VA Class: BL116
Hemostatic agent; biosynthetic (recombinant DNA origin) preparation of naturally occurring human thrombin.1 2 3 4 5 6 7 11
Uses for Thrombin (Recombinant)
Used topically as an aid in achieving hemostasis at accessible sites of oozing blood and minor bleeding from capillaries and small venules when control of bleeding using standard surgical measures (e.g., suture, ligature, electrocautery) is ineffective or impractical.1 2 4 6 11
May be used alone or in conjunction with an absorbable gelatin sponge during various types of surgery (e.g., spinal surgery, liver resection, peripheral arterial bypass surgery).1 2 4 6 12
Do not use for massive or brisk arterial bleeding.1 6 (See Contraindications.)
Thrombin (Recombinant) Dosage and Administration
Apply topically as a solution; do not inject.1 2 6 7 11 102 (See Contraindications.) Separate topical thrombin solutions from parenteral preparations to avoid inadvertent injection.102 (See Thrombosis under Cautions.) Do not leave reconstituted solutions in syringes as an intermediate step.102
Apply directly to surfaces of bleeding tissue using a sterile syringe sprayer or spray pump; alternatively, may apply with an absorbable gelatin sponge.1 6 12 Consult manufacturer's instructions for proper assembly and use of the syringe sprayer or spray pump (available as part of the spray applicator kit).1 12
When used in conjunction with an absorbable gelatin sponge, transfer solution to a sterile bowl or basin.1 6 Immerse sponge strips of the desired size in solution to allow complete saturation.1 6 Gently squeeze sponge strips to remove excess drug and apply to bleeding site in a single layer.1 6 Consult manufacturer's information for detailed instructions on use of absorbable gelatin sponge preparations.1
Using a needle-free transfer device, add 5 or 20 mL of the supplied diluent (0.9% sodium chloride injection) to a vial containing 5000 or 20,000 units, respectively, of lyophilized thrombin alfa (thrombin [recombinant]) to provide a solution containing 1000 units/mL.1 Gently swirl vial until powder is completely dissolved.1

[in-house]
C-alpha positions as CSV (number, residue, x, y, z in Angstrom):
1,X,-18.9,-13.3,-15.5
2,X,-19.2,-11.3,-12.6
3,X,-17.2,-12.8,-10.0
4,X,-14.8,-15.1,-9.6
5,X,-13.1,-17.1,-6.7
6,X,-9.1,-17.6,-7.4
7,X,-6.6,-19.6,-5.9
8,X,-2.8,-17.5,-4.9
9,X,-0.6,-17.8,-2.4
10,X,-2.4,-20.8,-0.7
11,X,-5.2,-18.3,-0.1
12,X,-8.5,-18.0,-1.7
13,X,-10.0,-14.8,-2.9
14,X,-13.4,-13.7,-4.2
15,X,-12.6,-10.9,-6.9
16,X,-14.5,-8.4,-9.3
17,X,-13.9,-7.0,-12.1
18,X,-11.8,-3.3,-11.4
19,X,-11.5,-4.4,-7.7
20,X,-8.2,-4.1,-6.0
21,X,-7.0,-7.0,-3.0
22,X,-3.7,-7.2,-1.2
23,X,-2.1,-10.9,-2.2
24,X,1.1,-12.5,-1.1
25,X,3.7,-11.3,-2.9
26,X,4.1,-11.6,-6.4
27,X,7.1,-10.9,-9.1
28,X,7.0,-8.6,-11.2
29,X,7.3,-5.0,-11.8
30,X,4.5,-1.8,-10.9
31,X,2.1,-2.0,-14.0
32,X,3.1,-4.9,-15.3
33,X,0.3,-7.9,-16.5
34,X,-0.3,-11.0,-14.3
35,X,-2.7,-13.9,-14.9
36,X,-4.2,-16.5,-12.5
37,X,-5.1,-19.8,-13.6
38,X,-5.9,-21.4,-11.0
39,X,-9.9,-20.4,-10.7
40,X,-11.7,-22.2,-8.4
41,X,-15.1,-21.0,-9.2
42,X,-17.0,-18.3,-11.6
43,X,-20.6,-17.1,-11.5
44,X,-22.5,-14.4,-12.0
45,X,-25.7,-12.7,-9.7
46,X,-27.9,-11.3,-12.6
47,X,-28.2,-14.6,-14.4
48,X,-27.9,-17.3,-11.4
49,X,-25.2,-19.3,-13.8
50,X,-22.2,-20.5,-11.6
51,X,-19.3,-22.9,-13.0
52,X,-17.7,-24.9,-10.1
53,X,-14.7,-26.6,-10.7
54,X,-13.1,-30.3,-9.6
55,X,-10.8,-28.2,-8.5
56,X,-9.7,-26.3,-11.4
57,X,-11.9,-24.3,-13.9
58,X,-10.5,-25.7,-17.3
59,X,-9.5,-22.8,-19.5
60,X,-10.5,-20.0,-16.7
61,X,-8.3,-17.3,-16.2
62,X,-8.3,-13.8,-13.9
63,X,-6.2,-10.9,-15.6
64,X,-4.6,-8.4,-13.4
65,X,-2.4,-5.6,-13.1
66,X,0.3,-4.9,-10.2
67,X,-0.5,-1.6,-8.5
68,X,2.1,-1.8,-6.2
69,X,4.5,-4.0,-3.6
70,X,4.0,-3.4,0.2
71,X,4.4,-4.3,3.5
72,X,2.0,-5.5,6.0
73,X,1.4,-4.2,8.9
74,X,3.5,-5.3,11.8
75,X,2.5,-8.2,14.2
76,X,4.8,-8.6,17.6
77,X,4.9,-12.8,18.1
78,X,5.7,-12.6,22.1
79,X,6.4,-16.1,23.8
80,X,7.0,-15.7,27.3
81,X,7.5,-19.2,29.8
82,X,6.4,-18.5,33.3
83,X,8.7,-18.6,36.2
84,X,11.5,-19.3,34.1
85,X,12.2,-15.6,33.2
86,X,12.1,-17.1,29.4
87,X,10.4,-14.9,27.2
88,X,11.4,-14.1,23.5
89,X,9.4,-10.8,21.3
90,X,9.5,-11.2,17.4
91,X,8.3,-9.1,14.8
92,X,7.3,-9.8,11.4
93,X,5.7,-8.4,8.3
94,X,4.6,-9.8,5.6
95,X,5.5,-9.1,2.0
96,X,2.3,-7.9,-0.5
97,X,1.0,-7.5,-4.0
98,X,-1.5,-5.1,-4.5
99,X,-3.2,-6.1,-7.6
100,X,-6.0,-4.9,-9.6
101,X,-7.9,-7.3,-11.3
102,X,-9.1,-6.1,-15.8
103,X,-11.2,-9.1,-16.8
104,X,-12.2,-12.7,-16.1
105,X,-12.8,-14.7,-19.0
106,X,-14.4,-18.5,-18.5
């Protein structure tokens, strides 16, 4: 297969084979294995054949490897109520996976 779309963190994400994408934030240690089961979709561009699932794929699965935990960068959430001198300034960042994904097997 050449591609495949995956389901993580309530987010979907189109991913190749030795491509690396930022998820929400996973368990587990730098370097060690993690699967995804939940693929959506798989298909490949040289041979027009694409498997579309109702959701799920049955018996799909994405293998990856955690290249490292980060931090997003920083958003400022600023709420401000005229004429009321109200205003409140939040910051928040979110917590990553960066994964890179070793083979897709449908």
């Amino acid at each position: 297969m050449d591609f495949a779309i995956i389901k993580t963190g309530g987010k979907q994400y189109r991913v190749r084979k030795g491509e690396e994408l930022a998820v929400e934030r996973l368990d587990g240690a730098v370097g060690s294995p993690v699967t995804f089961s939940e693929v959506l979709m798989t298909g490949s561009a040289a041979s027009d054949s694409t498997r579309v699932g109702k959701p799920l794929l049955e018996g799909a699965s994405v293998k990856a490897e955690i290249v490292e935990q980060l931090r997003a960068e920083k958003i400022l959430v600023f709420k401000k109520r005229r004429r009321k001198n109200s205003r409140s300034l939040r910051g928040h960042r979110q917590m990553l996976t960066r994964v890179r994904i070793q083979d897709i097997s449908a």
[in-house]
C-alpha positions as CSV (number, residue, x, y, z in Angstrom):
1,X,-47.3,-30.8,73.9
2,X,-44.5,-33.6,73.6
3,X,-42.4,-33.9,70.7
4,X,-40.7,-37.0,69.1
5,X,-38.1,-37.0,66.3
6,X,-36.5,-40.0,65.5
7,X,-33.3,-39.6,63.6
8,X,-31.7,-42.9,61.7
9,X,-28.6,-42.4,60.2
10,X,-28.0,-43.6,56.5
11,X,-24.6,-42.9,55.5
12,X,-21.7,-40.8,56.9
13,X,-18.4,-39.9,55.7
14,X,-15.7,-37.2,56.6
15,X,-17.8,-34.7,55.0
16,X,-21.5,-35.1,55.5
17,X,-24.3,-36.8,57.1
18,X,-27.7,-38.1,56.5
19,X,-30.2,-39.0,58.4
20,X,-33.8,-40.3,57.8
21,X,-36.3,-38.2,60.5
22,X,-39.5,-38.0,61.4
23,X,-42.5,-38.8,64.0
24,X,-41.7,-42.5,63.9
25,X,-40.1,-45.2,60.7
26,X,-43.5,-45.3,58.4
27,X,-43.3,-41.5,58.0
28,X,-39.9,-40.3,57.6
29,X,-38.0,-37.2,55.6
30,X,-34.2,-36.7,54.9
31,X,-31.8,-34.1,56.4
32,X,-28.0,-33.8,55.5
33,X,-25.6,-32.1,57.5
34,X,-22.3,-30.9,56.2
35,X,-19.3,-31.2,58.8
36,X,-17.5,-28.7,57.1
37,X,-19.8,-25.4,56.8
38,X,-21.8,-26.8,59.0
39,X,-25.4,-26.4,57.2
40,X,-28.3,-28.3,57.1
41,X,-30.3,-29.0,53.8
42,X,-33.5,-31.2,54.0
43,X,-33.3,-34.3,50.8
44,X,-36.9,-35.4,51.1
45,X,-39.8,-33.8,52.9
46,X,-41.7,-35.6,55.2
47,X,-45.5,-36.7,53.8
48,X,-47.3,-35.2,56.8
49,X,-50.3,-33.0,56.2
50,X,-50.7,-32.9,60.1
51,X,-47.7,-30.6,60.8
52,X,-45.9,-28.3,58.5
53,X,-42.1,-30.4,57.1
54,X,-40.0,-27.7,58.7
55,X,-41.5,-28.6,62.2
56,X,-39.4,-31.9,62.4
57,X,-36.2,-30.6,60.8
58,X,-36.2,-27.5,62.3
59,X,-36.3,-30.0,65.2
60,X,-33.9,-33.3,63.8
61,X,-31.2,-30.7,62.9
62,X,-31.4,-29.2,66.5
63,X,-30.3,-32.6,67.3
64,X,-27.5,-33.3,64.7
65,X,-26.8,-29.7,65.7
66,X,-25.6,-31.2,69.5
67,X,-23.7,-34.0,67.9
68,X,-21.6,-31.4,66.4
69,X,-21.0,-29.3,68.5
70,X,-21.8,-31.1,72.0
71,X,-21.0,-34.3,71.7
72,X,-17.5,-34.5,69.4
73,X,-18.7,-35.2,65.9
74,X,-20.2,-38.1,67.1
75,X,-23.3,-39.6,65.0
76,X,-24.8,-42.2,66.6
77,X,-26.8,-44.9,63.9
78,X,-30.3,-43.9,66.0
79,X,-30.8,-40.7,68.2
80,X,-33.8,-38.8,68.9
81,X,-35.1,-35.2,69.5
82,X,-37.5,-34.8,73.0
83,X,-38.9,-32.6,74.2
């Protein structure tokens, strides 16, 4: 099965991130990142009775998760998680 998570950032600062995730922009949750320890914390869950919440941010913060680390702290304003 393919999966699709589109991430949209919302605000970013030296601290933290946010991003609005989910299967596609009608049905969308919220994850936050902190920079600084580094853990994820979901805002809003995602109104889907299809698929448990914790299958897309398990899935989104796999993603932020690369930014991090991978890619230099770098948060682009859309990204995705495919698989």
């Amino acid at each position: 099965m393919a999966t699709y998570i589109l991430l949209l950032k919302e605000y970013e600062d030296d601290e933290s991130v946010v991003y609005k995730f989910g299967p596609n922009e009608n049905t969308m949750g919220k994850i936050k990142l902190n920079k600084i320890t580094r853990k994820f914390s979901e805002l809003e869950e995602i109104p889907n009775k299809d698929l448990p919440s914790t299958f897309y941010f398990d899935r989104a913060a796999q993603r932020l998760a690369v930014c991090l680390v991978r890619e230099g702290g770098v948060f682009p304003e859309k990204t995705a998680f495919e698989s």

Draw reconstituted solution into a sterile syringe and apply auxiliary label indicating that the solution is for topical use only.1 102
Use within 24 hours of reconstitution.1
Volume of drug required to achieve hemostasis depends on total number of bleeding sites, surface area being treated, and method of application.1 6
Hemostasis usually achieved within 10 minutes following a single application.1 2 3 4
Cautions for Thrombin (Recombinant)
Do not inject directly into circulatory system.1 6 11 102 (See Thrombosis under Cautions.)
Treatment of massive or brisk arterial bleeding.1 6
Known hypersensitivity to thrombin alfa, hamster proteins, or any ingredient in the formulation.1 6
Risk of thrombosis if absorbed systemically.1 6 11 Do not inject directly into the circulatory system; serious complications including hypotension, systemic thrombosis, and death may result.1 7 11 12 102 (See Contraindications under Cautions.) Take appropriate precautionary measures to avoid inadvertent injection.102 (See Administration under Dosage and Administration.)